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THESE CONCERTS ARE SPONSORED BY THE ATHENA T. BLACKBURN ENDOWED FUND FOR RUSSIAN MUSIC
THESE CONCERTS ARE GENEROUSLY SUPPORTED BY ANDY AND TERI GOODMAN
THURSDAY MATINEE CONCERTS ARE ENDOWED BY A GIFT IN MEMORY OF RHODA GOLDMAN
In his New World Symphony, Antonín Dvořák recounts his impressions of America and nods to the music he heard there, without straying too far from his Czech roots. Led by conductor Xian Zhang, the program includes two SF Symphony premieres: Nokuthula Ngwenyama’s deeply heartfelt Primal Message for percussion, harp, and strings, and Florence Price’s Piano Concerto, which deftly packs a broad emotional range into its single-movement span, featuring acclaimed jazz and classical pianist Aaron Diehl.
For more information, including full program notes, visit the San Francisco Symphony’s digital program book platform at sfsymphony.encoreplus.app or text “SFS Concert” to 55741.
At A Glance
Florence Price is enjoying renewed interest that befits her long-overlooked achievement. A graduate of Boston’s New England Conservatory, she flourished as a composer after moving to Chicago in 1927. She wrote about 300 works, ranging from songs and piano pieces to concertos and four symphonies, the first of which was premiered in 1931 by the Chicago Symphony—the first symphonic work by an African-American woman ever performed by a major American orchestra. Her Piano Concerto in One Movement, hailed at its premiere for “thematic substance rich in syncopated and spiritual colors,” includes allusions to African-American traditional music. It packs into its span the essentials of a late-Romantic concerto: a dramatic opening, a lyrical center portion, and a buoyant, syncopated conclusion.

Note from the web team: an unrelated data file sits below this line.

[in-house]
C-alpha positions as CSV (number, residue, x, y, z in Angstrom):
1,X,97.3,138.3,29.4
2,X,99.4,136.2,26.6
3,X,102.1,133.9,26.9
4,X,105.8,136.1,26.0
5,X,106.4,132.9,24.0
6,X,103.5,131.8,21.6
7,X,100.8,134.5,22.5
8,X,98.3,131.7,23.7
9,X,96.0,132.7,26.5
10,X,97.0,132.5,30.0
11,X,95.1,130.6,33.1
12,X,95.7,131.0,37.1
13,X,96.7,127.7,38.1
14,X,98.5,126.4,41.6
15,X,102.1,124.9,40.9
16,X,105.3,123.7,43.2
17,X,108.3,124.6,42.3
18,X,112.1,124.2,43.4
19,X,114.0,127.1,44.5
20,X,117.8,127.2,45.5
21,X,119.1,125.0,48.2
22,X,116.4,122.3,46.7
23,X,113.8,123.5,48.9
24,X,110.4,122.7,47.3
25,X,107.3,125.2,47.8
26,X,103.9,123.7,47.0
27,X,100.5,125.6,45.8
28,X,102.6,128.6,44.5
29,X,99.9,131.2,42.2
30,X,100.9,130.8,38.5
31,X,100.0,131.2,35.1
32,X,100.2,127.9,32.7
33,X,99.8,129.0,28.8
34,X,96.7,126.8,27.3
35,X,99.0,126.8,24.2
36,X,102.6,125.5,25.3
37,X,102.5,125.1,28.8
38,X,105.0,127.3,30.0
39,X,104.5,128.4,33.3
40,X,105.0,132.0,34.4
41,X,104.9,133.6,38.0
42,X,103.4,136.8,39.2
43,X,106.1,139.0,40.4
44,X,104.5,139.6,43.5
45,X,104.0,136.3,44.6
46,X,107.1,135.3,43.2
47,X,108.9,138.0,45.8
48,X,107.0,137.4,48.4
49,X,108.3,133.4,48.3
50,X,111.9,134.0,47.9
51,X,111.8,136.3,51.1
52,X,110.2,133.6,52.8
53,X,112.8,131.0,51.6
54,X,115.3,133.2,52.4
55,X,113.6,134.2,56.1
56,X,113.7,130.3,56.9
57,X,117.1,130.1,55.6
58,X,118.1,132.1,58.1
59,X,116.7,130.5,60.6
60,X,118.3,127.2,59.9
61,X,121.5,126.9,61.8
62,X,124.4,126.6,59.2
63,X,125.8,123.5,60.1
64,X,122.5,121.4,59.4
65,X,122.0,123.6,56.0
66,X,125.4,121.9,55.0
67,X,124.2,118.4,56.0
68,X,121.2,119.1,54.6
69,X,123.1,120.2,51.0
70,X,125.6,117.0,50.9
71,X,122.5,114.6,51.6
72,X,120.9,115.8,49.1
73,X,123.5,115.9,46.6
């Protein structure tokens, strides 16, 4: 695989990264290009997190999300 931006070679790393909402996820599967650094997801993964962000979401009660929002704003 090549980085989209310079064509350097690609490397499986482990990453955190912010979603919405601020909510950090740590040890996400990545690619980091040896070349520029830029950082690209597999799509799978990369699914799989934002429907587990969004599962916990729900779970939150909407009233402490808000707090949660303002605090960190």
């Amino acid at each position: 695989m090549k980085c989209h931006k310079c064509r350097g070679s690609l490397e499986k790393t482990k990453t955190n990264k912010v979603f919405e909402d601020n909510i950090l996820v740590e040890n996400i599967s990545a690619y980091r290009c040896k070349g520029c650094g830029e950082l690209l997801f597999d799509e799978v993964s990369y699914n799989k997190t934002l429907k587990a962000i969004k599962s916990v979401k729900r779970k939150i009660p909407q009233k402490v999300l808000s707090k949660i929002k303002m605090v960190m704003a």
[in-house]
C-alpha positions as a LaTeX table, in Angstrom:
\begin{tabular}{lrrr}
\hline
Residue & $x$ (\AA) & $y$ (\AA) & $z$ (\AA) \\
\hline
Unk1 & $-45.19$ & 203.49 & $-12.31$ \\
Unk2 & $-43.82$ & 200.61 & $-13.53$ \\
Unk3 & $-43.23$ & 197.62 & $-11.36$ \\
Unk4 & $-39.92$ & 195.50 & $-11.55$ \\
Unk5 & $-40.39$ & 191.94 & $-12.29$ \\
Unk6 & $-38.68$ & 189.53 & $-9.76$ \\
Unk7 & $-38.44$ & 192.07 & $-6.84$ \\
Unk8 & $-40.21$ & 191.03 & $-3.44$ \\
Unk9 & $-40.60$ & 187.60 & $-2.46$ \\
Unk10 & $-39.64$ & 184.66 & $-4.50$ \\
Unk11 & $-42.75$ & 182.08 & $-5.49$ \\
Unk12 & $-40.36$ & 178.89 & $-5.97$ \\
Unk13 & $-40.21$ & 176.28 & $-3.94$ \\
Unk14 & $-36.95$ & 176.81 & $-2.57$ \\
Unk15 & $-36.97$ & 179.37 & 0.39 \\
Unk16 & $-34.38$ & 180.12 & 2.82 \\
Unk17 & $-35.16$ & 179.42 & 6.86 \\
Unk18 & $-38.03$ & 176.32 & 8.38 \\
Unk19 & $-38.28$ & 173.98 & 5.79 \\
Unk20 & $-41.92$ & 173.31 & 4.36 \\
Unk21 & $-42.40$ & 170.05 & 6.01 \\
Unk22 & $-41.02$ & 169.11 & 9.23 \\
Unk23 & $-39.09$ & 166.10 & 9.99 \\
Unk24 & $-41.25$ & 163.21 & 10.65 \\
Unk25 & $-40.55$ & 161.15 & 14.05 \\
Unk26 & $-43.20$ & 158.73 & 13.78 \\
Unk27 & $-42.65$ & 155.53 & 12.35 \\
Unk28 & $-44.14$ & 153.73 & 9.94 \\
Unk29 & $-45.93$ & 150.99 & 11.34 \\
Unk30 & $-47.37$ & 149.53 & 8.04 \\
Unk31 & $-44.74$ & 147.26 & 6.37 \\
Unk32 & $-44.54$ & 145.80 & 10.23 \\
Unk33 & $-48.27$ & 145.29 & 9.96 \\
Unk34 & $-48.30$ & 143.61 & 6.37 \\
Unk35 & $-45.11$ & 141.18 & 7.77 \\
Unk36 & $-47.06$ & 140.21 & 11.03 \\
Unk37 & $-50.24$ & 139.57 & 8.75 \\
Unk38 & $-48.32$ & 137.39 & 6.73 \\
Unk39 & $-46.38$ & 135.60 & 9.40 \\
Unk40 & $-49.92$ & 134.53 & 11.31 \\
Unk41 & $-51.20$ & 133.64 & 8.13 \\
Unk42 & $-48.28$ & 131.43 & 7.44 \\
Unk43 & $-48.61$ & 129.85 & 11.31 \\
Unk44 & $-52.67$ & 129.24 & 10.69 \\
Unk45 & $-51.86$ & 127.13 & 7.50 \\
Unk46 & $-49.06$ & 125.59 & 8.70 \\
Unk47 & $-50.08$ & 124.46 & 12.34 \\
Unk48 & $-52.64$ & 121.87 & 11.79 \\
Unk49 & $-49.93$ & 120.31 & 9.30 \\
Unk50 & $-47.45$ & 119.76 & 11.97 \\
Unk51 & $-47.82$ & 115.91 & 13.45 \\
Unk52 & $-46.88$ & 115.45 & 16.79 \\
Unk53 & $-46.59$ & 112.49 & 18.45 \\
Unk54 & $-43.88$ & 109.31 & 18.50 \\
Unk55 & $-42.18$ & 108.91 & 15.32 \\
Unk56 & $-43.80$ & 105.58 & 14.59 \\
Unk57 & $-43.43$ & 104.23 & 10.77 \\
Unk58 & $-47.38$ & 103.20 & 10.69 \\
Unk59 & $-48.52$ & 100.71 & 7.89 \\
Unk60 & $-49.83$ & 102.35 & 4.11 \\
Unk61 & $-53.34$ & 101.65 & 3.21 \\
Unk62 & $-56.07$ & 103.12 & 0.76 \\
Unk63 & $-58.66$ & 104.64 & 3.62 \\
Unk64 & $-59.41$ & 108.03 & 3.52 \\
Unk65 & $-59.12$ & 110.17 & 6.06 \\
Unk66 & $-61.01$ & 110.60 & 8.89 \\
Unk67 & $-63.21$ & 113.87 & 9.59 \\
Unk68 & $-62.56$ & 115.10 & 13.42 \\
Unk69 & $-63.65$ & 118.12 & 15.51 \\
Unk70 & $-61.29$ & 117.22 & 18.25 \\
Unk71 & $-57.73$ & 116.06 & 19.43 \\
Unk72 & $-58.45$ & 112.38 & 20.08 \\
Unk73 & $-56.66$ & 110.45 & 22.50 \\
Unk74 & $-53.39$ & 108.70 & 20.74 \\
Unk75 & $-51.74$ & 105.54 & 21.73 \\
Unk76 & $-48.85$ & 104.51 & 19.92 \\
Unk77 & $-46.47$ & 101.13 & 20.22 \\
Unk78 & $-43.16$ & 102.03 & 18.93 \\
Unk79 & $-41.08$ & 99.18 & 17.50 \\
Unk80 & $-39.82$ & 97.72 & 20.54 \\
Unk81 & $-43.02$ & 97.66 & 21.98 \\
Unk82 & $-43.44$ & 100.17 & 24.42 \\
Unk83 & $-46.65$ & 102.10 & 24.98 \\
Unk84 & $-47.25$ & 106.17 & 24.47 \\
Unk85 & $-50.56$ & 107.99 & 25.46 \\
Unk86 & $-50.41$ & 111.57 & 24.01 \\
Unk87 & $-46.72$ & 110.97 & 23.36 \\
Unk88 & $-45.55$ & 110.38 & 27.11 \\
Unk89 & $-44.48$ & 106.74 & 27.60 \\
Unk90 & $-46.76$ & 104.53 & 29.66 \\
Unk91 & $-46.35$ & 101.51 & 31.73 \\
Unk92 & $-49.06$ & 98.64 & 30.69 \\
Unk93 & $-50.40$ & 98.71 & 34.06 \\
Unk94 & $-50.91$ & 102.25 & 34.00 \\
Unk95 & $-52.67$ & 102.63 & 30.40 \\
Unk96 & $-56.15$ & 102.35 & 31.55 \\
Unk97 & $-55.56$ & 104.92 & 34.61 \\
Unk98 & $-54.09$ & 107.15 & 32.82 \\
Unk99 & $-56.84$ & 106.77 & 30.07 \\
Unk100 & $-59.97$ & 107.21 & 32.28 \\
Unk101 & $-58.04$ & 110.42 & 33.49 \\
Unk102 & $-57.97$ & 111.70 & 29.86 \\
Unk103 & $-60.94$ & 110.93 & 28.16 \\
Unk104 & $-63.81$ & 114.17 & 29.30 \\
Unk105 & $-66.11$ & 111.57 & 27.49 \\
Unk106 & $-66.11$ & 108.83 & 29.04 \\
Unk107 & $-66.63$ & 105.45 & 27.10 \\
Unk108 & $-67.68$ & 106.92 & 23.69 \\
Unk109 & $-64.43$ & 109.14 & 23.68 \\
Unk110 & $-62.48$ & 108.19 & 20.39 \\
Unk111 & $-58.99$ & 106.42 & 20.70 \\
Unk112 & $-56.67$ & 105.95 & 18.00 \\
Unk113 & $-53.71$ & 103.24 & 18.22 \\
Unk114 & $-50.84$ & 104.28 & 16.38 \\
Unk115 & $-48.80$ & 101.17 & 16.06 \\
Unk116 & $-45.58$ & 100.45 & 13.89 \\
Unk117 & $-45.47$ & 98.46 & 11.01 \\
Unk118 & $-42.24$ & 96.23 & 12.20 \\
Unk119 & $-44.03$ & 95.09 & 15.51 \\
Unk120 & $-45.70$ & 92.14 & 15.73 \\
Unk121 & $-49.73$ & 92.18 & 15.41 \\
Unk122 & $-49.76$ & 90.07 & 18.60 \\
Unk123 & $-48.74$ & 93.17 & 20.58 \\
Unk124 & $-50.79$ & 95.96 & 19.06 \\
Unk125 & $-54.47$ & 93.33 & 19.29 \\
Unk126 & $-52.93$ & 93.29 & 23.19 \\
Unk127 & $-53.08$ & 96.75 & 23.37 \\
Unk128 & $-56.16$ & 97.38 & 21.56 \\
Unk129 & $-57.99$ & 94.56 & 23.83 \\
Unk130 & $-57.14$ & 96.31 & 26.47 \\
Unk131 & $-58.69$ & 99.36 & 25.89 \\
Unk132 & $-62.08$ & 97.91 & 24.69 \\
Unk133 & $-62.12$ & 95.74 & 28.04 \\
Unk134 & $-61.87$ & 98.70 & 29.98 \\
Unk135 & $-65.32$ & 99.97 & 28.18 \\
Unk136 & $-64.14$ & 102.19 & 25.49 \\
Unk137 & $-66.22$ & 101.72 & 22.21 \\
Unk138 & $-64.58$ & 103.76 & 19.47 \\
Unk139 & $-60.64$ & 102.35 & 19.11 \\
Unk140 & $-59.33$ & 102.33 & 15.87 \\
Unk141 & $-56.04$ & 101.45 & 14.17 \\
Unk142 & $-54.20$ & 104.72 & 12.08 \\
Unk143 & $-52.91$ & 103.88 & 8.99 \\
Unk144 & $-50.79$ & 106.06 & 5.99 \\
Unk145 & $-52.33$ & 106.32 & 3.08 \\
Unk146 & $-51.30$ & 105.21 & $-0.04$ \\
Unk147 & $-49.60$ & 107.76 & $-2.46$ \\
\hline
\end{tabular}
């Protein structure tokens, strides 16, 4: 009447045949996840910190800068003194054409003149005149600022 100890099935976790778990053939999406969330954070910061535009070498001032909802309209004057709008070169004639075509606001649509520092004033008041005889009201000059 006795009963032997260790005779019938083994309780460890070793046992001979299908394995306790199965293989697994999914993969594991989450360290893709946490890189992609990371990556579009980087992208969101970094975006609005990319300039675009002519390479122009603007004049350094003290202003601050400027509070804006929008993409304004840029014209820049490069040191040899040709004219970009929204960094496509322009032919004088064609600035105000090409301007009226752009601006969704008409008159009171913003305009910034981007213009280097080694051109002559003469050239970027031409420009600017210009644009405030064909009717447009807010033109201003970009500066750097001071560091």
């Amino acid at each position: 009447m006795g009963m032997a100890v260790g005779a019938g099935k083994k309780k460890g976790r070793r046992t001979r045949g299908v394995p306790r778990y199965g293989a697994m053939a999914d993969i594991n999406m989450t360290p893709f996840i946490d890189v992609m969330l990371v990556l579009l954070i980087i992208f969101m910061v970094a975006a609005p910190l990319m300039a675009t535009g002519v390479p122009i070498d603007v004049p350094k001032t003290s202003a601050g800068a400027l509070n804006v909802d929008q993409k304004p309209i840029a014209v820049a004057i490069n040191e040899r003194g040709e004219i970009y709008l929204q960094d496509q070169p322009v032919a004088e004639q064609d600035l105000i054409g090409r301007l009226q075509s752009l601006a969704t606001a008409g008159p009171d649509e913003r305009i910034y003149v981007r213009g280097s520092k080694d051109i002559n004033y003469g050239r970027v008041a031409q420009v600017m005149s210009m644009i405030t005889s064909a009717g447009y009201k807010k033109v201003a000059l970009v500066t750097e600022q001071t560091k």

Antonín Dvořák’s Ninth Symphony was the first in the series of works the composer wrote during his sojourn in the United States. He was interested in American music, and he later noted that he tried to reproduce the essence of Native American and African-American songs in his works of this period. Dvořák’s subtitle, From the New World, has invited all manner of speculation, and, buoyed by Dvořák’s own allusions, musicologists have found in its melodies echoes of such undeniably American tunes as “Swing Low, Sweet Chariot.”
—After notes by Nokuthula Ngwenyama and James M. Keller
Off-The-Podium: A post-concert audience Q&A session with moderator Sarah Cahill will be presented from the stage immediately following the concert on May 7. Free to all ticket holders.